Working past age 70 (or any time past your full retirement age, in fact) won’t affect your benefits.  And while you won’t increase your monthly benefit by waiting past age 70 to claim, you could boost it by working in addition to collecting Social Security. This is because the SSA recalculates your benefits each December based on your 35 highest-earning years of work. If your earnings plus your Social Security benefits allow you to replace a lower-earning year, your overall benefit could increase in the annual calculation. But Social Security benefits are taxable, so if you’re earning more money your tax rate may be higher.

In most cases, your Medicare premiums will be deducted from your Social Security check. If you happen to be retiring at age 70 and you’ve been paying Medicare’s high-earner surcharges, keep in mind that you can reverse these surcharges if your income drops far enough. The Social Security Administration uses income reported two years ago to determine a beneficiary’s premiums. If your income decreases significantly due to certain circumstances, including retirement, you can request that the SSA recalculate your benefits and your premium surcharges could be eliminated or reduced. 

For the SSA’s Retirement Benefits page, click here.


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A Return to Normal

We are back in the conference room after a year of meeting clients in the lobby for more space and ventilation. What a wonderful thing to return to some of the normal practices around the office. I love this room because it reminds me of so many wonderful people I have met and worked with at this table.


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Information About Filing For Medicaid

Medicaid can be very complicated and confusing, but it is a critical benefit for persons in need of long-term care. I prepared this presentation for a recent educational seminar for professionals and caregivers. Feel free to download or read online to learn more about applying for institutional Medicaid.


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Long-term Care Costs Increased in 2020

All long-term care costs rose sharply in 2020, but assisted living facility costs increased the most, according to Genworth’s latest annual Cost of Care Survey. The across-the-board rises were due in part to increased costs brought on by the coronavirus pandemic. 

In the past year, assisted living facility rates grew 6.15 percent for a median cost of $51,600 per year or $4,300 per month. Genworth also reports that the median annual cost of home health aides rose 4.35 percent to $54,912, while the median cost of a private nursing home room rose 3.57 percent to $105,850 and the median cost of a semi-private room in a nursing home is now $93,075, up 3.24 percent from 2019. The national median annual rate for the services of a homemaker also climbed 4.44 percent to $53,768.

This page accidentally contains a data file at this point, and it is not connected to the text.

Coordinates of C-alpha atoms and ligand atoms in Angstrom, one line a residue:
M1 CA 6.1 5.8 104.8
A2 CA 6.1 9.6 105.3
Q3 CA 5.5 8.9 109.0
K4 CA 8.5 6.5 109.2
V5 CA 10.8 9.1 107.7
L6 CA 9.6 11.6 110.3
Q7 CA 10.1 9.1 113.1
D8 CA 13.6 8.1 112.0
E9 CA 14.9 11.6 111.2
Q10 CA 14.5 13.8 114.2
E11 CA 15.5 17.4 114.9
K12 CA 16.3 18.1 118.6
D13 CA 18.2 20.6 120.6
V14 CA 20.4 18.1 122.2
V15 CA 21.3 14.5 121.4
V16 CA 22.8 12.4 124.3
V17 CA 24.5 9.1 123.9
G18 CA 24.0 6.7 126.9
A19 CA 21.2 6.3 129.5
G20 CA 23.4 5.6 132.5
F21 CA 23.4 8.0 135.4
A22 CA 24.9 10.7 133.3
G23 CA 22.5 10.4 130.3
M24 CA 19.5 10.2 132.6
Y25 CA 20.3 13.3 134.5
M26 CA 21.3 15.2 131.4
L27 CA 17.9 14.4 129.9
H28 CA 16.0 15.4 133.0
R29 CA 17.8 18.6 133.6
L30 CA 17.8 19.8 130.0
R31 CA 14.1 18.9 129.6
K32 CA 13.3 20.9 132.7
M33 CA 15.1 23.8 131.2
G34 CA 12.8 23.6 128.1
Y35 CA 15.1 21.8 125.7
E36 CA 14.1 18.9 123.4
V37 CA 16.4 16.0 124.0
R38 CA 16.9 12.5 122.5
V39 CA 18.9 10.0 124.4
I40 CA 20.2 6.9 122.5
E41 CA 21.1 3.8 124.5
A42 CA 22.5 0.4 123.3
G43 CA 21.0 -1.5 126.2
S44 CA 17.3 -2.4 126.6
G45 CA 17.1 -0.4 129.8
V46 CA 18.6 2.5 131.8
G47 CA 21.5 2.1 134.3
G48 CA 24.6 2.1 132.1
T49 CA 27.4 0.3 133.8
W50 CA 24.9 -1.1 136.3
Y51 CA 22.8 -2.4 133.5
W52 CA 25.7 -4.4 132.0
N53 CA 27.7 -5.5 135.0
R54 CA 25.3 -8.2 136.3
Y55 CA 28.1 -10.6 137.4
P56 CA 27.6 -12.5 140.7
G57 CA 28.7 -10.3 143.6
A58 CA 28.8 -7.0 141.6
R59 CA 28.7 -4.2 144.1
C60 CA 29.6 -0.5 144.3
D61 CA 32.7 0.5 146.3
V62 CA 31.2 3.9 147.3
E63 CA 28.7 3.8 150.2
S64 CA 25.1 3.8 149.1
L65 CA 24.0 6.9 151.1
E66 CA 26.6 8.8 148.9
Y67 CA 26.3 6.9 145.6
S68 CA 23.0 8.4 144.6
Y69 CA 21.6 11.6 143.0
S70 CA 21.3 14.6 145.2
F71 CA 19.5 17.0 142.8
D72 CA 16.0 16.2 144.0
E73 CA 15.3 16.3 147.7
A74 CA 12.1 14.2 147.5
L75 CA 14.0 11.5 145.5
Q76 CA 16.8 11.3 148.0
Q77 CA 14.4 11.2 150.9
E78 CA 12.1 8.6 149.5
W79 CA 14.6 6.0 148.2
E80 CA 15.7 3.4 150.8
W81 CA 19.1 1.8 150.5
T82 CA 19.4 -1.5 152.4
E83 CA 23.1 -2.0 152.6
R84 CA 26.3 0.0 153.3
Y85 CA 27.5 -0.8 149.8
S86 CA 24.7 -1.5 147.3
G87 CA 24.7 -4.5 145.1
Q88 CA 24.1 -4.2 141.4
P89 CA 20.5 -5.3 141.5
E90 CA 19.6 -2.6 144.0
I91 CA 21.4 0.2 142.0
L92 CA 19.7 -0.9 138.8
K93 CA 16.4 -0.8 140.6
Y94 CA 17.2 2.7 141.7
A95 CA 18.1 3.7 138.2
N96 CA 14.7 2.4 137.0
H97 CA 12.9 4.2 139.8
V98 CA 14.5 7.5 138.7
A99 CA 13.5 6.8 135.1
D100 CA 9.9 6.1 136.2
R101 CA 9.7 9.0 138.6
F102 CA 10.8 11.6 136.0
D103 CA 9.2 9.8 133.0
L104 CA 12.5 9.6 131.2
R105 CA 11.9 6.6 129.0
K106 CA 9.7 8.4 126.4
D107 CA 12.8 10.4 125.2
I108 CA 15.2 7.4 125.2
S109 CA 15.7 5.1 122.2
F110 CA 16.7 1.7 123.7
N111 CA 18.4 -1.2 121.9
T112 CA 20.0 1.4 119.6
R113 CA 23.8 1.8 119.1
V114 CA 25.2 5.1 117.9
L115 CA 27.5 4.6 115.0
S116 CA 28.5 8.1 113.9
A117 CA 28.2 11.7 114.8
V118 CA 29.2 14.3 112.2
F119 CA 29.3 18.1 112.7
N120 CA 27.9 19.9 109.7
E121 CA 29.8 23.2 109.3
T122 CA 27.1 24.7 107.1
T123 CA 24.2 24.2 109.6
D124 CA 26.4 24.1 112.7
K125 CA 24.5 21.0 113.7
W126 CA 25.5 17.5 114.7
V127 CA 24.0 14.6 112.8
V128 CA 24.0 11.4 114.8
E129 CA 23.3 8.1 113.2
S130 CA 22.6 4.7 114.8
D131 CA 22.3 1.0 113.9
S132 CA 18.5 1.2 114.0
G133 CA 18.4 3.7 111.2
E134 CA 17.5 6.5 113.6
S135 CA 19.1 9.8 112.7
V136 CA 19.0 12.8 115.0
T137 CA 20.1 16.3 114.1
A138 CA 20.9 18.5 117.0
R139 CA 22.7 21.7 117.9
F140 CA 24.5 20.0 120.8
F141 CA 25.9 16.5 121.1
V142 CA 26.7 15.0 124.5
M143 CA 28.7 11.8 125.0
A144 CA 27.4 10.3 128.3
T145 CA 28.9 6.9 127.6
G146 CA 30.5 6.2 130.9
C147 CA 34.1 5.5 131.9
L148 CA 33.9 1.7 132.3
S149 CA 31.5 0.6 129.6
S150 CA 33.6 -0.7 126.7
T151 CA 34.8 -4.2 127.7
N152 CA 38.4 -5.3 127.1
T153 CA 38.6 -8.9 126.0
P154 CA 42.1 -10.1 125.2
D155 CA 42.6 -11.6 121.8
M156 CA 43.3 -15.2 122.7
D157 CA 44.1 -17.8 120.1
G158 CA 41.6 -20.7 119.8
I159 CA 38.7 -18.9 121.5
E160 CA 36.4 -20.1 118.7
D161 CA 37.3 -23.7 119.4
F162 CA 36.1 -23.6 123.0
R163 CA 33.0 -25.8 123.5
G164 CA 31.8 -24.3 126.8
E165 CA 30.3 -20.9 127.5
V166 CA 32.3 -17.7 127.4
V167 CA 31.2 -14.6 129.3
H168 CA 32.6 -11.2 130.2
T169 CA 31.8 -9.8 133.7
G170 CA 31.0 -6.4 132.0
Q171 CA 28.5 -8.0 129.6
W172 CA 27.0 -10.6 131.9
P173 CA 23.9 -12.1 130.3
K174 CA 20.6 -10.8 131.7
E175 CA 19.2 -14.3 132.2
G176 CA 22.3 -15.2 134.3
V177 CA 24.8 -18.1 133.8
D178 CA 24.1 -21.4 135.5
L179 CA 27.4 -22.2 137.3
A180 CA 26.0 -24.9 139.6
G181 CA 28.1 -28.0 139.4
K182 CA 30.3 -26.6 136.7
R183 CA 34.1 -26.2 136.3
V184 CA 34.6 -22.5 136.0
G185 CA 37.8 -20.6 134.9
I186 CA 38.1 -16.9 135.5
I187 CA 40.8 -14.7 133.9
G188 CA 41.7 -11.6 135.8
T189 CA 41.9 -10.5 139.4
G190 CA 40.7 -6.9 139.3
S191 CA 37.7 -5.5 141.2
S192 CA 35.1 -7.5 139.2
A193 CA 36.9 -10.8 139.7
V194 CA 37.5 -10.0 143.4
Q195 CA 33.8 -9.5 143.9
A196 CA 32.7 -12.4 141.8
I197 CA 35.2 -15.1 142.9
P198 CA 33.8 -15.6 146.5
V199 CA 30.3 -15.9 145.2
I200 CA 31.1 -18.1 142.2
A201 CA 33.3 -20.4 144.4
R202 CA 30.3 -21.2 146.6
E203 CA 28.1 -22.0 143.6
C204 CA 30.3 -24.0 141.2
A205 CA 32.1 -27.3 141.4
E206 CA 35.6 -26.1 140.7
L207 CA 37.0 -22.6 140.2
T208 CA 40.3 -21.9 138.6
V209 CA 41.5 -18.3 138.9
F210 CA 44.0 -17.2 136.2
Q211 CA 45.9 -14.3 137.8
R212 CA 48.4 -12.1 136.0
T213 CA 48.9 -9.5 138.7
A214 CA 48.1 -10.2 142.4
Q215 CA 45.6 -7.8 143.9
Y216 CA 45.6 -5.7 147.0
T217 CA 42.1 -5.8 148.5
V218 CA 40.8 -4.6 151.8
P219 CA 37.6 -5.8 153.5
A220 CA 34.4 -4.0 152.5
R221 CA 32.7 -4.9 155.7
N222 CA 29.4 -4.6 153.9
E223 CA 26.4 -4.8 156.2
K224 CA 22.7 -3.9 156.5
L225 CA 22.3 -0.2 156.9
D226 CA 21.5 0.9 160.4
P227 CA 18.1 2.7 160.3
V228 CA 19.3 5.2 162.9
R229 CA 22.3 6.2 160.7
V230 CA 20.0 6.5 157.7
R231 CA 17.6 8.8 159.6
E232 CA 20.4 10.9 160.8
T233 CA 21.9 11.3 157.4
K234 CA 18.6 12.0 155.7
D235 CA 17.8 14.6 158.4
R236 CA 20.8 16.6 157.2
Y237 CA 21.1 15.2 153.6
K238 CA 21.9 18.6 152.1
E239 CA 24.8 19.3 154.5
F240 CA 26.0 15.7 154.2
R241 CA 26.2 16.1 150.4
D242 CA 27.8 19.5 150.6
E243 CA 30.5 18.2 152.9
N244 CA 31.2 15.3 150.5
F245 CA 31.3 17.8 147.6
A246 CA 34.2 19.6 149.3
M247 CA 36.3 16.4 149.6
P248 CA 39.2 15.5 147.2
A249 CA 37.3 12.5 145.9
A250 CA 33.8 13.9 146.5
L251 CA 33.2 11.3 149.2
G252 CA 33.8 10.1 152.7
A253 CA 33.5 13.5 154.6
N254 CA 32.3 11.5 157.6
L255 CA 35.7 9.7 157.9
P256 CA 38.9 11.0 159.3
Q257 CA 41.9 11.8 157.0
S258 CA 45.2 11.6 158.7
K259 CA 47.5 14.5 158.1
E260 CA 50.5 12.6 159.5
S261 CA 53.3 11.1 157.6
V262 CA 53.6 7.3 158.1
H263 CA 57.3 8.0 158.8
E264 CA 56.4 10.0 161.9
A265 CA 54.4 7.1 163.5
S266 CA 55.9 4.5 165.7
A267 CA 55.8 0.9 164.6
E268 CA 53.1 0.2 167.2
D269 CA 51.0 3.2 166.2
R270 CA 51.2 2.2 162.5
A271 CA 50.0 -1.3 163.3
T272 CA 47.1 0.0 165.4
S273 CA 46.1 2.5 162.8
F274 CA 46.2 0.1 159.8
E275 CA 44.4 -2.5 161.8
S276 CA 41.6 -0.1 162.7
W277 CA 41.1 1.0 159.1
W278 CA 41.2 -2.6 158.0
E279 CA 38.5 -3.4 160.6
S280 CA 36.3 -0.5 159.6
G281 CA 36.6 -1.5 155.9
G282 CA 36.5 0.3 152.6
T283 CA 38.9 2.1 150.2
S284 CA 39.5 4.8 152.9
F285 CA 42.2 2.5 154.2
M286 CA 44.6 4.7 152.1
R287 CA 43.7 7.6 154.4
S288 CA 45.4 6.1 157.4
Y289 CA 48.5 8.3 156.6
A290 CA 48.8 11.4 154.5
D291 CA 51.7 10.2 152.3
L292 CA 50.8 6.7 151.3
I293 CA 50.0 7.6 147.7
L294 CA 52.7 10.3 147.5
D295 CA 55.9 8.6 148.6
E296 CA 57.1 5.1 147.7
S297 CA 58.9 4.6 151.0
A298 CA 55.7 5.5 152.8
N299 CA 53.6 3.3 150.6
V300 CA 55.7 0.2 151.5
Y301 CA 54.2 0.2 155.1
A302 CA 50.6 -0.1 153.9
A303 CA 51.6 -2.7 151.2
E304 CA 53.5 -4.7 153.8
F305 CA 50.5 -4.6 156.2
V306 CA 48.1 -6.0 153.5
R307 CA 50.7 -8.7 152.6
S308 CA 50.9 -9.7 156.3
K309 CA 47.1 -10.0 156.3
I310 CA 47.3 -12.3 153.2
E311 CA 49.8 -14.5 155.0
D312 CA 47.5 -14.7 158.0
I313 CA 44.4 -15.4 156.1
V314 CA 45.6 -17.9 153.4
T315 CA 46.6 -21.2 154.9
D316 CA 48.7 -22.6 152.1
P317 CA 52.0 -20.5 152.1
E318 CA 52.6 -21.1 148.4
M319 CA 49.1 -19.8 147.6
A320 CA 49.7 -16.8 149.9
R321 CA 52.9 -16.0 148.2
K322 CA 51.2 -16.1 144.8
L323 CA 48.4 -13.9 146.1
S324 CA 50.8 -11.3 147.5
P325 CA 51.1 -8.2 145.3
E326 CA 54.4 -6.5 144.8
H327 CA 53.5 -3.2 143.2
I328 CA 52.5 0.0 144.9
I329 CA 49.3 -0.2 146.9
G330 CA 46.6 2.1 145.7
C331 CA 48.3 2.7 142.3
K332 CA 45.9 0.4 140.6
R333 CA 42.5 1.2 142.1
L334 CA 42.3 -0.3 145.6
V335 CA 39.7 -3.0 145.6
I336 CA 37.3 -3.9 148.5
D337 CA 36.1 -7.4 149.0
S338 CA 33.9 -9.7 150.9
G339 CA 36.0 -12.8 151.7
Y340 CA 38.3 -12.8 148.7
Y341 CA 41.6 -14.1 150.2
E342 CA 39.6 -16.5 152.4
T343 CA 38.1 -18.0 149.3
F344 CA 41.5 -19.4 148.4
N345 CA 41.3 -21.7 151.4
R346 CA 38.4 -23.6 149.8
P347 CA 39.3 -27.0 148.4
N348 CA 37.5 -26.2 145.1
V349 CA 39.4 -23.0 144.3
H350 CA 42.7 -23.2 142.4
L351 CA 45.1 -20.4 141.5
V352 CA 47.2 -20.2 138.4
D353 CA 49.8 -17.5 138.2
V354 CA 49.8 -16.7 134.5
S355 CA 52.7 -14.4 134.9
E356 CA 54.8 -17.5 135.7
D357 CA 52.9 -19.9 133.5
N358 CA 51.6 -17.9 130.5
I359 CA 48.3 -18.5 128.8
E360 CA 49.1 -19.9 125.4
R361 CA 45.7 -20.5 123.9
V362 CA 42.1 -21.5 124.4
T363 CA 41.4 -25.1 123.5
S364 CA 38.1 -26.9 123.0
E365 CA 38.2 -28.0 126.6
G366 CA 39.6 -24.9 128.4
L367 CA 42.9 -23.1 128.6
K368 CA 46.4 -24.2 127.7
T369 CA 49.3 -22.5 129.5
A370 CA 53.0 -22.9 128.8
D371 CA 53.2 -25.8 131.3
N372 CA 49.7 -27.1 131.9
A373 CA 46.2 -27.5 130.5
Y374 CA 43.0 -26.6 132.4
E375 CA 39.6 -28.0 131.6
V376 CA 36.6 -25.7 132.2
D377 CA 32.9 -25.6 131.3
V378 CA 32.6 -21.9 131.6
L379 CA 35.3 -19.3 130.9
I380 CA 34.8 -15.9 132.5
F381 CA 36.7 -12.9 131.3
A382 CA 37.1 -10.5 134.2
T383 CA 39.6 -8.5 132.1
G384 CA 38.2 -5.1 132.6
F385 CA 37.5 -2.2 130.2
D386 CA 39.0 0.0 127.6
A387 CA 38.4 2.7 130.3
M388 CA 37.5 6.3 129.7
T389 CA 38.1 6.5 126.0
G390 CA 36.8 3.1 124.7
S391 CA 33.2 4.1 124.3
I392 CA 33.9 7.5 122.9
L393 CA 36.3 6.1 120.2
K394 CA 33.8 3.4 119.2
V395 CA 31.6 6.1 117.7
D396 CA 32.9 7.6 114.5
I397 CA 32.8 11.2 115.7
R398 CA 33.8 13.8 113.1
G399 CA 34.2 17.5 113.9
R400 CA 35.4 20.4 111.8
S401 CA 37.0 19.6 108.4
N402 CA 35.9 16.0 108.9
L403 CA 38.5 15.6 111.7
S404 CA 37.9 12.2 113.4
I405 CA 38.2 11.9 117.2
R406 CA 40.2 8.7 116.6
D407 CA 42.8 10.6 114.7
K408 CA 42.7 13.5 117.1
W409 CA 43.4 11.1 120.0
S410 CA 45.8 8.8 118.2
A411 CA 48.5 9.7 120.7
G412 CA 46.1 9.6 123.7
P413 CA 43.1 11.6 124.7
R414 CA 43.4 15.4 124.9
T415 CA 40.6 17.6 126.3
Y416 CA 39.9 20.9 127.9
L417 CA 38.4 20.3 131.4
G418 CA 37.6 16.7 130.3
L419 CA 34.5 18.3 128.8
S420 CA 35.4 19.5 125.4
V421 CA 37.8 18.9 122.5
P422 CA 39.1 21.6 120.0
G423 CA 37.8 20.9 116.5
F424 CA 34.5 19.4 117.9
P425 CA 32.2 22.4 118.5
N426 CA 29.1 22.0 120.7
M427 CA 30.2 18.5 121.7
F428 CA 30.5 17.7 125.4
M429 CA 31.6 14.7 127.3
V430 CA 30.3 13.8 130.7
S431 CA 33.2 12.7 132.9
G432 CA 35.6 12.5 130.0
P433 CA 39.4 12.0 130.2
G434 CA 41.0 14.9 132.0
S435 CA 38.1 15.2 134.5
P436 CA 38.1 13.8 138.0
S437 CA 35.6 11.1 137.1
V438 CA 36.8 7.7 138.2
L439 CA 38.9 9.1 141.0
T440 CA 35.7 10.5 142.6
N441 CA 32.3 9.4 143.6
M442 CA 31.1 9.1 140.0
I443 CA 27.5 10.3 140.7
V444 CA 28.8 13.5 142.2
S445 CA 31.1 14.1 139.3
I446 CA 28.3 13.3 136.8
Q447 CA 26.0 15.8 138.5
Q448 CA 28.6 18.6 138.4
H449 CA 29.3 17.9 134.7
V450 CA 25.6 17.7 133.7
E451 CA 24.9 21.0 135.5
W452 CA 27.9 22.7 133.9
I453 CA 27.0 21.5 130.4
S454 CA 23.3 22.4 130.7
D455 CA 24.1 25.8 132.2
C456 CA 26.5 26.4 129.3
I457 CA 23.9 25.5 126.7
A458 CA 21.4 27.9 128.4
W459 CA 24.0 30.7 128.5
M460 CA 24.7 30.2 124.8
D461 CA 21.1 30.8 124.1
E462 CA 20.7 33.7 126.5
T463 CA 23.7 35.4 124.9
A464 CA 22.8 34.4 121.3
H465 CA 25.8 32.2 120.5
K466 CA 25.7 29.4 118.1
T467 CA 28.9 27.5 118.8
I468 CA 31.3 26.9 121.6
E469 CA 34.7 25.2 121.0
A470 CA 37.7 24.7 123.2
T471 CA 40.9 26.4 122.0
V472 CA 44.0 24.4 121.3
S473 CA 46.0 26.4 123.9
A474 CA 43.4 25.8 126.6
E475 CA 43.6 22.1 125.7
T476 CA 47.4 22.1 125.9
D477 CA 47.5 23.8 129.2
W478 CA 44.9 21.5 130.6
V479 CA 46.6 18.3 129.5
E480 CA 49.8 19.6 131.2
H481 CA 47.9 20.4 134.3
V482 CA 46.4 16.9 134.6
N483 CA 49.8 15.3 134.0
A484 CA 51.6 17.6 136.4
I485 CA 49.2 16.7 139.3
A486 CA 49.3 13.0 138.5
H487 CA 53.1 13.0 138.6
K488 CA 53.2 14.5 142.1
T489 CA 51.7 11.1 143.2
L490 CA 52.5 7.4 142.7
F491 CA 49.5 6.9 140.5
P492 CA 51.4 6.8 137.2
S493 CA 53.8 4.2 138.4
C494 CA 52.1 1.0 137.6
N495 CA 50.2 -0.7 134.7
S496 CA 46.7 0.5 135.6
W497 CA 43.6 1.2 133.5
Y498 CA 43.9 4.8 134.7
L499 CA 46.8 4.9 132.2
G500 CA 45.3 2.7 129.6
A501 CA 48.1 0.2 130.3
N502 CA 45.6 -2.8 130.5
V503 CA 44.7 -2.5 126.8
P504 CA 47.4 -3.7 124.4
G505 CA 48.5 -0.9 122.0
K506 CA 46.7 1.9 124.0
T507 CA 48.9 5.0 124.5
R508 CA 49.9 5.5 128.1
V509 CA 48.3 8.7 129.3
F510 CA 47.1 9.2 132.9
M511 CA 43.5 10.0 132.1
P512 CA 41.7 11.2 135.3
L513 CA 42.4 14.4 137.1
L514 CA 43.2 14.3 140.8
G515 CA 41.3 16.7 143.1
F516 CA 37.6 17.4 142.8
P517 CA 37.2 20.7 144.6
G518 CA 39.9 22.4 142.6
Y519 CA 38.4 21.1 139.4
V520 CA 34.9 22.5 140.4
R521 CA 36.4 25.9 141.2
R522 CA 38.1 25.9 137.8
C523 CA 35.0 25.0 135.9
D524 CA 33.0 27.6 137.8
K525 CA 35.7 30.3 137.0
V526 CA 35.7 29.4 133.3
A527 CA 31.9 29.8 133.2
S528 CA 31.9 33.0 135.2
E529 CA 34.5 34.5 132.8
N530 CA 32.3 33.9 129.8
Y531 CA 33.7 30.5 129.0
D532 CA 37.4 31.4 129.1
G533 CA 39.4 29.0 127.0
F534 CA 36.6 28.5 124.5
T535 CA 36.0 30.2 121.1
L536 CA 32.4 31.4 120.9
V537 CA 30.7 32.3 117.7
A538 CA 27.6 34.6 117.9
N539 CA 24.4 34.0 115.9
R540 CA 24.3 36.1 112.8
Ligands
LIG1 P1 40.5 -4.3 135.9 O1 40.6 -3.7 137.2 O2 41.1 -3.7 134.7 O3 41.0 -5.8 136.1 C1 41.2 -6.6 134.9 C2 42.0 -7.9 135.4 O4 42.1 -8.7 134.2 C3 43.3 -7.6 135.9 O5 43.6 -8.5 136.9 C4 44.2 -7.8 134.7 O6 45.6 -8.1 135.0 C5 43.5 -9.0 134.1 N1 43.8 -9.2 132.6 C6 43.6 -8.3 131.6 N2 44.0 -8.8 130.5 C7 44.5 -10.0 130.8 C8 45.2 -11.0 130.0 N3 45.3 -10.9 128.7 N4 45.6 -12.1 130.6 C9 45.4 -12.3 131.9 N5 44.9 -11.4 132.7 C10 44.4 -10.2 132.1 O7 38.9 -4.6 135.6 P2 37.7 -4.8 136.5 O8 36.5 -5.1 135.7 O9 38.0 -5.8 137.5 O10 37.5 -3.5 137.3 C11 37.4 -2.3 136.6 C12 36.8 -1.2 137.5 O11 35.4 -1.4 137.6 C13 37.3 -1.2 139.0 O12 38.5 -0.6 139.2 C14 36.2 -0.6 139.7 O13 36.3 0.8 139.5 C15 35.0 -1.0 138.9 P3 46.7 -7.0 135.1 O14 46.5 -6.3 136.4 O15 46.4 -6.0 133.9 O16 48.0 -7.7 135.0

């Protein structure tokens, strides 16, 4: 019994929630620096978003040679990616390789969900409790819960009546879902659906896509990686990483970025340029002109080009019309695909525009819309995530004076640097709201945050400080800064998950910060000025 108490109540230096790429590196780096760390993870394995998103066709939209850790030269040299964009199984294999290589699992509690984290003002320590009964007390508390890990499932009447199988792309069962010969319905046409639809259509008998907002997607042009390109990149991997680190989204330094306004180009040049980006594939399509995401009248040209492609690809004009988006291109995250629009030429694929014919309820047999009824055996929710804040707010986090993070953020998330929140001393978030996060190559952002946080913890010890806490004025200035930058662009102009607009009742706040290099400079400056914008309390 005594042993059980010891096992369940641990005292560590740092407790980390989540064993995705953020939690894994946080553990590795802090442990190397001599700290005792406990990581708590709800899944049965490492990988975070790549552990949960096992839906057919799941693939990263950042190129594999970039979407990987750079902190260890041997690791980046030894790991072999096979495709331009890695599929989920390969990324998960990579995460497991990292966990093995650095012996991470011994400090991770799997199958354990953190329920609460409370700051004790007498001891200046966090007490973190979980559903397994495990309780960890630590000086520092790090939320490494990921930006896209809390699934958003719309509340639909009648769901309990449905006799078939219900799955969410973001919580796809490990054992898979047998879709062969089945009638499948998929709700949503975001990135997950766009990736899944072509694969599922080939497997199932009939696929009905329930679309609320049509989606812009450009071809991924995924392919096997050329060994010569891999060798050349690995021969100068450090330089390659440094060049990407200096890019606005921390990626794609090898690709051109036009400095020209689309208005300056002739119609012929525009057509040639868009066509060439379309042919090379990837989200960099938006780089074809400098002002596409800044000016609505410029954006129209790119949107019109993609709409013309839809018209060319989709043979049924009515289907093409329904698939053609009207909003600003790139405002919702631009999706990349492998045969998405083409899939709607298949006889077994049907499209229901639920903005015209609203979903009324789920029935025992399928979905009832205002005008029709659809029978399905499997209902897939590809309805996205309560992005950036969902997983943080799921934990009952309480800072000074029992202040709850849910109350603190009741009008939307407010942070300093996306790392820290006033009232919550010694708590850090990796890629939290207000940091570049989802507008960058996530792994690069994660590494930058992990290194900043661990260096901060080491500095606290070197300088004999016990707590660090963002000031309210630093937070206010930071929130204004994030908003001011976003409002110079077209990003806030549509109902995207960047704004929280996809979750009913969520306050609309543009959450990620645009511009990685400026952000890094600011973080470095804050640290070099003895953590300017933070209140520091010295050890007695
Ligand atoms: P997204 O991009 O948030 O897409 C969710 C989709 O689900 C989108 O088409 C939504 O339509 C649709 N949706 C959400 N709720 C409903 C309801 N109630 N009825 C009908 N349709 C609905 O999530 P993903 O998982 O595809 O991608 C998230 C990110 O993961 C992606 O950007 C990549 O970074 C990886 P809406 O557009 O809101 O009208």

In response to this year’s price increases, Genworth conducted a follow-up study to understand how COVID-19 is impacting the cost of care. Genworth found that labor shortages, personal protective equipment costs, regulatory changes, employee recruitment and retention, wage pressure, and supply and demand were contributing to rate rises.

The only care setting where costs did not increase was adult day care, which provides support services in a protective setting during part of the day. Costs for adult day care actually fell from $75 to $74 a day, a 1.33 percent decrease, perhaps because many adult day care sites have been forced to close due to the pandemic.

Monthly care costs for Alabama in 2020 were:

Homemaker services, $3432; homemaker health aide, $3432; adult day health care, $655; assisted living private one bedroom, $3150; nursing home semi-private room, $6540; and nursing home private room, $6911.                                                                                                                                                 

Alaska continues to be the costliest state for nursing home care by far, with the median annual cost of a private nursing home room totaling $436,540 per year (yes, that is not a typo – it really is that expensive). Missouri was the most affordable state, with a median annual cost of a private room of $68,985 per year.